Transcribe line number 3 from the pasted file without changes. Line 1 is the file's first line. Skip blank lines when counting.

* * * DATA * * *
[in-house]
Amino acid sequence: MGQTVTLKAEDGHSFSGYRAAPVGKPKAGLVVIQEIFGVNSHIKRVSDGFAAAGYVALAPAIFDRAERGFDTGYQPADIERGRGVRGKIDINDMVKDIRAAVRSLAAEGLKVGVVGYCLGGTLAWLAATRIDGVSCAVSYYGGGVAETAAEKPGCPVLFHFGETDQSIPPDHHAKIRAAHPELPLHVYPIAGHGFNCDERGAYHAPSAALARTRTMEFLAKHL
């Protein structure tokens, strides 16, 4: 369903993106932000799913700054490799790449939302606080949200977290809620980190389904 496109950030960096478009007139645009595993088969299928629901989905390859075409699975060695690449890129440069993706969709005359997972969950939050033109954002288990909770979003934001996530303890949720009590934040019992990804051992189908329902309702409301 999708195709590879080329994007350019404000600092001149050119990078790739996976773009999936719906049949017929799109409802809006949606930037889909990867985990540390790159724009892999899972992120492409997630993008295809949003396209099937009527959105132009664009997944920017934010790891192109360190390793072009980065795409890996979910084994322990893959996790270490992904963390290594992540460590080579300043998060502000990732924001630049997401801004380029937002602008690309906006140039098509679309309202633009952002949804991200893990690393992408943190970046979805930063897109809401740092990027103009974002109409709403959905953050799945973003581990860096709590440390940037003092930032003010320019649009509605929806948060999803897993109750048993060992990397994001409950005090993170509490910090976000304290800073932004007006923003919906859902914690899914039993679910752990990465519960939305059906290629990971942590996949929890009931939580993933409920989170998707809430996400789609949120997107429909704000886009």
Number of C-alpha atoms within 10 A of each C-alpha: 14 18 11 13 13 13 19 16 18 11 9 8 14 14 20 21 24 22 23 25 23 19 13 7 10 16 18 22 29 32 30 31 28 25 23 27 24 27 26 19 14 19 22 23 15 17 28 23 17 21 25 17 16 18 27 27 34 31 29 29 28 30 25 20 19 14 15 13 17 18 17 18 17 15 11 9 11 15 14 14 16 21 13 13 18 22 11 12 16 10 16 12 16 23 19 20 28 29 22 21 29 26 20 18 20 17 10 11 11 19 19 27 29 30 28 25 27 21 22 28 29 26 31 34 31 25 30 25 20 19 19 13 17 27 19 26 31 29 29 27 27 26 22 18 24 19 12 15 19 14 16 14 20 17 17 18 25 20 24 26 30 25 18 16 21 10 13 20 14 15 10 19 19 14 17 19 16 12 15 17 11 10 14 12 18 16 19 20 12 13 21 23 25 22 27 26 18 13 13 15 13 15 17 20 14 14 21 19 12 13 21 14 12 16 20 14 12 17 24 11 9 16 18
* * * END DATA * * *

């Protein structure tokens, strides 16, 4: 369903993106932000799913700054490799790449939302606080949200977290809620980190389904 496109950030960096478009007139645009595993088969299928629901989905390859075409699975060695690449890129440069993706969709005359997972969950939050033109954002288990909770979003934001996530303890949720009590934040019992990804051992189908329902309702409301 999708195709590879080329994007350019404000600092001149050119990078790739996976773009999936719906049949017929799109409802809006949606930037889909990867985990540390790159724009892999899972992120492409997630993008295809949003396209099937009527959105132009664009997944920017934010790891192109360190390793072009980065795409890996979910084994322990893959996790270490992904963390290594992540460590080579300043998060502000990732924001630049997401801004380029937002602008690309906006140039098509679309309202633009952002949804991200893990690393992408943190970046979805930063897109809401740092990027103009974002109409709403959905953050799945973003581990860096709590440390940037003092930032003010320019649009509605929806948060999803897993109750048993060992990397994001409950005090993170509490910090976000304290800073932004007006923003919906859902914690899914039993679910752990990465519960939305059906290629990971942590996949929890009931939580993933409920989170998707809430996400789609949120997107429909704000886009």